– By Caroline Falls –
Linfox, the largest privately owned transport company in Australia, introduced a telematics strategy late in 2017 aimed at helping it meet its larger corporate goals — zero fatalities and zero emissions.
“We are obsessed with safety,” said Conrad Harvey, Chief Information Officer at Linfox. “If we have a town hall meeting we talk about safety first. Our vision is to get to zero — zero fatalities, zero injuries and zero emissions.”
Harvey was speaking at Samsung’s inaugural transport and logistics summit in Melbourne in early September. As he explained, introducing an innovative system to the 62-year-old company had to have real benefits to their employees and their customers.
“It’s not so much about the devices and the technology, it’s about the people.”
Linfox’s so-called FoxTrax technology strategy incorporates Samsung technology partner MTData’s telematics system. Harvey said so far some 60 percent of the company’s 5,000 plus vehicles have been fitted with the new telematics devices.
“One of the key outcomes of the project we are on is we have one sim card and one device, compared with as many as seven sim cards a few years ago,” said Harvey.
The vehicles are fitted with cameras which look outwards and inwards, with monitoring picking up movement of eyes and head of driver to detect if they are fatigued and about to fall asleep. We pick up the engine data through MTData. Other features include temperature controls, GPS, anti-roll detection, and tyre-pressure detection.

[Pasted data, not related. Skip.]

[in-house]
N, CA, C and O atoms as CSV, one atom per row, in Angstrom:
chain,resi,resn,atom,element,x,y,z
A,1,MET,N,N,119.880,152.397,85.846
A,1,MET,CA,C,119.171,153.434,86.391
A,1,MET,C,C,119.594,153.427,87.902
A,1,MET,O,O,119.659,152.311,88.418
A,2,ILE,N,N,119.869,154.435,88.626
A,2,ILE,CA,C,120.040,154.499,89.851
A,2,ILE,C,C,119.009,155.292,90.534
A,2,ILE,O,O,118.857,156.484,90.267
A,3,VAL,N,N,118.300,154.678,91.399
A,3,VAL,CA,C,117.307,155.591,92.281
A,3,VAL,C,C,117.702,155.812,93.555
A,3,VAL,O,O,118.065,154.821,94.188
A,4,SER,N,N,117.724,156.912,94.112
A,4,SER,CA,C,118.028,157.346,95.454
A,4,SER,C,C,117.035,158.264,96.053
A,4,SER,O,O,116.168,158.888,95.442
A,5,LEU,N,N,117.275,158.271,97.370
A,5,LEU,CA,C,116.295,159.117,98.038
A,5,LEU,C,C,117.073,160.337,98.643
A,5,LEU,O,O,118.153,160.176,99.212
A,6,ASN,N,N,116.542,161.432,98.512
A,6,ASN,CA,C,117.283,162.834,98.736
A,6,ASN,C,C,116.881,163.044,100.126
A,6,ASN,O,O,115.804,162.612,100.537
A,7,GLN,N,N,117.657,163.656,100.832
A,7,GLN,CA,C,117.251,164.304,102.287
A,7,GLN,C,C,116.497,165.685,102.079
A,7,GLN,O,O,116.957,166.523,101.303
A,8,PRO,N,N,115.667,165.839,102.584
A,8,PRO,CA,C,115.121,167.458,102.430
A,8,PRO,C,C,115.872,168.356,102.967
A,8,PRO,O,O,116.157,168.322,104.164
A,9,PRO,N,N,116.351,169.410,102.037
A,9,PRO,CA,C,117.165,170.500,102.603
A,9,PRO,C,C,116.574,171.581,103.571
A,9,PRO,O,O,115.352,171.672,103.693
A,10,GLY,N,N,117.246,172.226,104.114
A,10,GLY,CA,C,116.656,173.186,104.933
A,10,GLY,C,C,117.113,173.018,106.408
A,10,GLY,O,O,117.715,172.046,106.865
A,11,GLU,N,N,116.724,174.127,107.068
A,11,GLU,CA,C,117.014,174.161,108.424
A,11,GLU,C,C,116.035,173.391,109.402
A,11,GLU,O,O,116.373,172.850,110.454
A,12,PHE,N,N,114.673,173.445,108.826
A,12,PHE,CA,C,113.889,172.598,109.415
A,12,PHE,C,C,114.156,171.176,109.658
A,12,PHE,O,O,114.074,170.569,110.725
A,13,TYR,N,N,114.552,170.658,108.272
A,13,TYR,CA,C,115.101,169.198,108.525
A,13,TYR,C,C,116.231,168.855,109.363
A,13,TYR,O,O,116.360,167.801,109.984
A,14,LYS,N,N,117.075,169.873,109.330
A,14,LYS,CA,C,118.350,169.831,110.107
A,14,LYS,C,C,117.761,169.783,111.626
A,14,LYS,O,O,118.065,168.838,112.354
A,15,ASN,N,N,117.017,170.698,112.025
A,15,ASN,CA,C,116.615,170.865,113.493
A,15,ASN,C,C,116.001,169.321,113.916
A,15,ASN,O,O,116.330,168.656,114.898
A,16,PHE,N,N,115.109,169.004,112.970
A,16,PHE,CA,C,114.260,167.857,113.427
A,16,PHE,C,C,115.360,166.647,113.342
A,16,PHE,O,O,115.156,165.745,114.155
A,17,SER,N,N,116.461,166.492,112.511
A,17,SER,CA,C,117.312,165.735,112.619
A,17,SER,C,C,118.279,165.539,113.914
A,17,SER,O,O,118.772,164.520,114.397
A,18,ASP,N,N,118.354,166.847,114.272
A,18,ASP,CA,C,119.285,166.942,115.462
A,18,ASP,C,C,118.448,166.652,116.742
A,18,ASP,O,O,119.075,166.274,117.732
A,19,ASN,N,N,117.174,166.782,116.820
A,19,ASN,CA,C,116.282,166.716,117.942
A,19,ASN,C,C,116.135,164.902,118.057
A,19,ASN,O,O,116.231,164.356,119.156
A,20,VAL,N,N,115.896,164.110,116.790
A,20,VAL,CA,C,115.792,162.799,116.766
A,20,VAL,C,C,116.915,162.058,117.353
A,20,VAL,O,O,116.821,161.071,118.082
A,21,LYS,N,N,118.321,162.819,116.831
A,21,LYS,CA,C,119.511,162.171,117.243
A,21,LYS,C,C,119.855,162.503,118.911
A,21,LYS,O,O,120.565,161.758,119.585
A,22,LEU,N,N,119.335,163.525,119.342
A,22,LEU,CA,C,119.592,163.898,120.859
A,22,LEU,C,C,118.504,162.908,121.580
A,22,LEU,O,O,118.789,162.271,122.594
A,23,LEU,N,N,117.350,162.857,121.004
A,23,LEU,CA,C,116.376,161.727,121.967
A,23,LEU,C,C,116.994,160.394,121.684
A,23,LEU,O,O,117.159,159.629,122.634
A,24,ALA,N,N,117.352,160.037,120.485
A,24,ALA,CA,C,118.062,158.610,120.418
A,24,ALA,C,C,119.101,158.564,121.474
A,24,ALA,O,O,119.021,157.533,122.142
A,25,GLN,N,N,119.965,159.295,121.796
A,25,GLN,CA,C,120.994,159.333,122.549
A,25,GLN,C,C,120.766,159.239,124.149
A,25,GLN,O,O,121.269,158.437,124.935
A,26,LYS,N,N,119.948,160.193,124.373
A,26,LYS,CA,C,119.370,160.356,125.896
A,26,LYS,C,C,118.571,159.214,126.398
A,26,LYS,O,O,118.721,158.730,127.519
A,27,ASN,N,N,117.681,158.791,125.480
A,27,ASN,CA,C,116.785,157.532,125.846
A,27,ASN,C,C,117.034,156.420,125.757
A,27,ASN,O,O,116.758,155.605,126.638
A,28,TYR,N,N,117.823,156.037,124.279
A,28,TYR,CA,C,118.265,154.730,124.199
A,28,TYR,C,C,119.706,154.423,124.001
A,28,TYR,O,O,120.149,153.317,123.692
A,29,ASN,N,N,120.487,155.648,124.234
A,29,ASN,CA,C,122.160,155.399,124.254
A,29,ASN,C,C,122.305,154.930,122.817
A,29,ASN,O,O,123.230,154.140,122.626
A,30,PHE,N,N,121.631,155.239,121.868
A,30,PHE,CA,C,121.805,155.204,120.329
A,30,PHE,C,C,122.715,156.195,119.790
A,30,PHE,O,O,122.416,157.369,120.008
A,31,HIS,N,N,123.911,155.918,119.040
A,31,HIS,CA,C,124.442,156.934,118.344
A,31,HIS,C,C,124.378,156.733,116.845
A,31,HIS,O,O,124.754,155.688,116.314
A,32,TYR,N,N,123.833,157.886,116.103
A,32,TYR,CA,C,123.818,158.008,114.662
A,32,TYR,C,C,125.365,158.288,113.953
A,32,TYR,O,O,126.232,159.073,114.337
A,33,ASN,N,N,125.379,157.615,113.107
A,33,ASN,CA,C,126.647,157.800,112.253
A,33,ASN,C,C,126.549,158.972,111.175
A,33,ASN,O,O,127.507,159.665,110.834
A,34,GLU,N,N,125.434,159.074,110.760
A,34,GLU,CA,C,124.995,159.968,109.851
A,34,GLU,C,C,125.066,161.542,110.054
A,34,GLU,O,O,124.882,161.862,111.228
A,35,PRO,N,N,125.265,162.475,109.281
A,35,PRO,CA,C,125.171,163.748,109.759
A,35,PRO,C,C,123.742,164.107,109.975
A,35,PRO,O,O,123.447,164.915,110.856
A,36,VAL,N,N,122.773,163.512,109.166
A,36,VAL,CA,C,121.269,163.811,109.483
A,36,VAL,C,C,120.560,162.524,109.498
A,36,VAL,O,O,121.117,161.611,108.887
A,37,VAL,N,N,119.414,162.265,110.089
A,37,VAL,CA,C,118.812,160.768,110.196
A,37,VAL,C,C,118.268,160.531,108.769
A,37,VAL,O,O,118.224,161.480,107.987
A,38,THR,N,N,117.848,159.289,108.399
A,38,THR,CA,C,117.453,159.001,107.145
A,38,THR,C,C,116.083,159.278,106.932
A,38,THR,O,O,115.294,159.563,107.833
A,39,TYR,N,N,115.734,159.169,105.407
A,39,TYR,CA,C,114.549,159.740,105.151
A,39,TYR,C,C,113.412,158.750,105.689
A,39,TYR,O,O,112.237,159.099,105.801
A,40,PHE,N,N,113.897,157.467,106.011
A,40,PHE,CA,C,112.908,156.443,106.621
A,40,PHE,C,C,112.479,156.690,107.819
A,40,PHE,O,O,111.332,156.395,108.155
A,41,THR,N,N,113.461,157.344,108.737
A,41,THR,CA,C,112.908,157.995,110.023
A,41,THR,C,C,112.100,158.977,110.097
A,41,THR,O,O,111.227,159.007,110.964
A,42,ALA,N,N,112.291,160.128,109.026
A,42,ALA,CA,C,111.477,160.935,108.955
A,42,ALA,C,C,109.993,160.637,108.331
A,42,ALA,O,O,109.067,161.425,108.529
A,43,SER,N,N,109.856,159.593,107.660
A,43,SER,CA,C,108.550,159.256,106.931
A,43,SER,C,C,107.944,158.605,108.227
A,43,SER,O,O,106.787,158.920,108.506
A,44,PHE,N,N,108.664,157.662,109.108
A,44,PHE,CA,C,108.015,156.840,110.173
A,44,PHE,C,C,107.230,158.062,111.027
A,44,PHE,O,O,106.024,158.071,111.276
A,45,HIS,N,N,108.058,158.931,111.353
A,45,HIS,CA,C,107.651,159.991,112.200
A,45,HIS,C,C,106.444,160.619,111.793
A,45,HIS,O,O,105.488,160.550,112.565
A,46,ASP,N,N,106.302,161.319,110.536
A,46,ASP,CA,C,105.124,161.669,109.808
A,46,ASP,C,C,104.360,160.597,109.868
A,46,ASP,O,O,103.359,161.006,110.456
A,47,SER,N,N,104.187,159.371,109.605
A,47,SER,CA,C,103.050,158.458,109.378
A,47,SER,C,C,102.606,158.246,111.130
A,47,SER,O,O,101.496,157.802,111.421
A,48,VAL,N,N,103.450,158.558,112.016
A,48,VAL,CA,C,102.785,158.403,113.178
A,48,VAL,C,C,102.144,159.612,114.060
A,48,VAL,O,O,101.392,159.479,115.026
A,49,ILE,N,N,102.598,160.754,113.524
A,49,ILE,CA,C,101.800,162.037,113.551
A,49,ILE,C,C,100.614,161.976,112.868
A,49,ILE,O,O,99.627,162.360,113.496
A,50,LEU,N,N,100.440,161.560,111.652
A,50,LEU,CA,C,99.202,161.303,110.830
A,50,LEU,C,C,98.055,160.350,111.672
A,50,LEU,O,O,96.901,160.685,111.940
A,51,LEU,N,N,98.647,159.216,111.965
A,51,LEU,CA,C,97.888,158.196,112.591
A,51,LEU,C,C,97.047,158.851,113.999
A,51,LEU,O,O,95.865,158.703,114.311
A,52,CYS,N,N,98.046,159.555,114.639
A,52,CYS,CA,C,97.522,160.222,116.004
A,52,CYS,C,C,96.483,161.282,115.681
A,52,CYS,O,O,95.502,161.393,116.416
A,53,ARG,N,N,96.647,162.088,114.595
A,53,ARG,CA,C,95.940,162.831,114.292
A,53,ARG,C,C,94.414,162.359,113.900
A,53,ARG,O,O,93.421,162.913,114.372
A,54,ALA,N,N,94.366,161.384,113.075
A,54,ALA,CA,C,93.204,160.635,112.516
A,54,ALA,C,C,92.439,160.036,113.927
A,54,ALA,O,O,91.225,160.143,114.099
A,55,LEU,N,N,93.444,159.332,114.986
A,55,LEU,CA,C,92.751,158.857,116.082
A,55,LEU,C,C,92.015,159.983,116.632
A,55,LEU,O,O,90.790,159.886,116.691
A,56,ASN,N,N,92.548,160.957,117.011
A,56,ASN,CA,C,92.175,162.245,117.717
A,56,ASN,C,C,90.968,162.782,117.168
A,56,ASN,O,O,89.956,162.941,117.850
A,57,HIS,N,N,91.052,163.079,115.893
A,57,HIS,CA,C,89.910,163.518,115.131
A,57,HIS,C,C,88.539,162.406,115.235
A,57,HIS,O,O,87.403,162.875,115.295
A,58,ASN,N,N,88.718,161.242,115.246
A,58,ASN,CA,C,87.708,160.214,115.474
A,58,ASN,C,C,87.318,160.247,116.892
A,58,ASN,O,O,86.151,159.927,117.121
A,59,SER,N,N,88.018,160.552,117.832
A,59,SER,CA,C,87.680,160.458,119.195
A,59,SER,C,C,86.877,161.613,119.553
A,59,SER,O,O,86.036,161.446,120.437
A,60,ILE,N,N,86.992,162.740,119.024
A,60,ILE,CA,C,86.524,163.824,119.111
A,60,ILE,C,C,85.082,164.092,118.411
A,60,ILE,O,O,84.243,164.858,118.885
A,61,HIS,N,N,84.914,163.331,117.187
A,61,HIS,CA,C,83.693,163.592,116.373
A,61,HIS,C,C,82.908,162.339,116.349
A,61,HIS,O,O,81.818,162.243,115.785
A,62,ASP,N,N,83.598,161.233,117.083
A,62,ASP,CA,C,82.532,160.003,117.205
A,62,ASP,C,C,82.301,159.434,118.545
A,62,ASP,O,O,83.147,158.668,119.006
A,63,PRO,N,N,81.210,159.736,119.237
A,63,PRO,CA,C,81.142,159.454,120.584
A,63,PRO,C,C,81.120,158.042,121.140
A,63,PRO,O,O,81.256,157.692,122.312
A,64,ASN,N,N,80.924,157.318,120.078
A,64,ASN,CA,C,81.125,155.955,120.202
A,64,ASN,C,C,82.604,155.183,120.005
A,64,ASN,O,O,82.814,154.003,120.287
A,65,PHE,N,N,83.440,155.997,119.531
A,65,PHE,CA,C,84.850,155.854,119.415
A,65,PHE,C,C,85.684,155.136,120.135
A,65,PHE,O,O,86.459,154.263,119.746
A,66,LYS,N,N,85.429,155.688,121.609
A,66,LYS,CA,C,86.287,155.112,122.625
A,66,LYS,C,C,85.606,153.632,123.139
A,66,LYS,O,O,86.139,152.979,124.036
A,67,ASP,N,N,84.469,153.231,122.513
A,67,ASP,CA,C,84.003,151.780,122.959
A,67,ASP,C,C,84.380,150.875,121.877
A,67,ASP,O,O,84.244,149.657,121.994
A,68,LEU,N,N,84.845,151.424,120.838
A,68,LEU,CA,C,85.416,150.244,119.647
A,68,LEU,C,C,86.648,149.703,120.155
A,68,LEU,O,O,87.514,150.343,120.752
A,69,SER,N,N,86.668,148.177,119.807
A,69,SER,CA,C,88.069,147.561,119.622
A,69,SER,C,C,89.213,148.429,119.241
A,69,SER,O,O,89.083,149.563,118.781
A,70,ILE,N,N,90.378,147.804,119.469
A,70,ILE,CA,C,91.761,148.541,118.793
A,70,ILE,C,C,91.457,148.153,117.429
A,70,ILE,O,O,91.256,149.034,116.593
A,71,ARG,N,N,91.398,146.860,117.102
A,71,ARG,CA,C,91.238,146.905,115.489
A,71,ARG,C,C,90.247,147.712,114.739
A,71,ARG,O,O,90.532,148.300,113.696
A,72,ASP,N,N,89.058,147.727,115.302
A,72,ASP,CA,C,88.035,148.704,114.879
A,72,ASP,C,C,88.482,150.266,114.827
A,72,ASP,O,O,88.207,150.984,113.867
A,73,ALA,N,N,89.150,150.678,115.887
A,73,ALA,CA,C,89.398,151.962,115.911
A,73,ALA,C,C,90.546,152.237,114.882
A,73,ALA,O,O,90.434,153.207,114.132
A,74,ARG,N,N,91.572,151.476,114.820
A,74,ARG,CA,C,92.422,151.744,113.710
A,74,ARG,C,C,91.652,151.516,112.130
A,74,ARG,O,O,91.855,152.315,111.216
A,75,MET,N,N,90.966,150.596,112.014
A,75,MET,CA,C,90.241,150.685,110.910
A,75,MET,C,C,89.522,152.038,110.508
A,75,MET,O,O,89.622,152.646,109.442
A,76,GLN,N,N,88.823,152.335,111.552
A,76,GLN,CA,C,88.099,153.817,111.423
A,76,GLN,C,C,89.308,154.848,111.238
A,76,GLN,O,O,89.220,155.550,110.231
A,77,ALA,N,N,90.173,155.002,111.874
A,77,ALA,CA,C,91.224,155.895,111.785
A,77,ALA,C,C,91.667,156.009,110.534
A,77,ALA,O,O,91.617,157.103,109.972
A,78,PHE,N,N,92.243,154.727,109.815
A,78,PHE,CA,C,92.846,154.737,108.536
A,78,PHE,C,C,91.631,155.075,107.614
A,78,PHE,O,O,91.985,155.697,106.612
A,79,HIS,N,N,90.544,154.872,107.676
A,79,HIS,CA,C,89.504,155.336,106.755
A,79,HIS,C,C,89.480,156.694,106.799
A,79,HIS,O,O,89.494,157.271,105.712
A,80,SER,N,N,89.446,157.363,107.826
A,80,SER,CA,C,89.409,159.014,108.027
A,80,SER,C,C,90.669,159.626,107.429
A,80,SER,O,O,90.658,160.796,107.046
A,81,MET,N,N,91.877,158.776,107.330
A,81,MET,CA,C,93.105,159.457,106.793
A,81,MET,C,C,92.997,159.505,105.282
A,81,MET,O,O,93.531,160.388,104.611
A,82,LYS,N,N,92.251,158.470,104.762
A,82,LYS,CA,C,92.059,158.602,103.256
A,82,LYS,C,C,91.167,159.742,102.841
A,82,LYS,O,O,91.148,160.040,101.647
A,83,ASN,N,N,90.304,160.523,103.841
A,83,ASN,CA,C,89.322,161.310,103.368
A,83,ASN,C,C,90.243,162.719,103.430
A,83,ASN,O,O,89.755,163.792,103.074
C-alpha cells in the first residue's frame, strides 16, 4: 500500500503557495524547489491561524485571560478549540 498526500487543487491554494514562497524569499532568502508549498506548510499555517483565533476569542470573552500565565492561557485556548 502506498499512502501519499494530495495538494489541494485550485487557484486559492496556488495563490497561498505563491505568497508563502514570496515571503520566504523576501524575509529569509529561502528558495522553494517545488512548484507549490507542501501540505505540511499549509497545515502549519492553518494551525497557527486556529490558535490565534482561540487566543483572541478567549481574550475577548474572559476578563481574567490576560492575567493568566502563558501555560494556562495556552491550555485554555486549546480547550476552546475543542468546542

The MTData screen used by drivers is very clean with the designers focussed on only including essential features: simplicity rather than complex additional features. “It’s really down to the bare minimum,” said Harvey, adding, “Getting the core right is more important to us.”
The hand-held device is used by drivers for pre-trip inspections and vehicle condition reports, which flow directly to the company’s workshops and maintenance departments for determination on maintenance scheduling — whether the vehicle needs immediate attention or an earlier-than-scheduled visit to the workshop.
The company also plans to embed electronic work diaries into the system.
Harvey also talked about how geofencing attributes of the telematics system they are using is being increasingly used. “There is a remarkable take-up,” of this feature, said Harvey.
Some sites quickly identified using geofences improved outcomes for drivers and customers. “We are using geofencing to work out when a truck will be late. We can now predict if a truck will be late on the first, second or third visit, which helps you work out if you need to intervene. Before we were reliant on the driver notifying us if they are going to be late.”
Another benefit of the system is using the technology to optimise routes. And by making transport more efficient, it reduces emissions.
Harvey said the company is introducing the telematics in iterations, allowing drivers and others to get comfortable with the devices and information. This slow path gives staff time to appreciate the benefits and have input to next stage developments.
“Starting with something small and non-threatening has helped take-up,” said Harvey.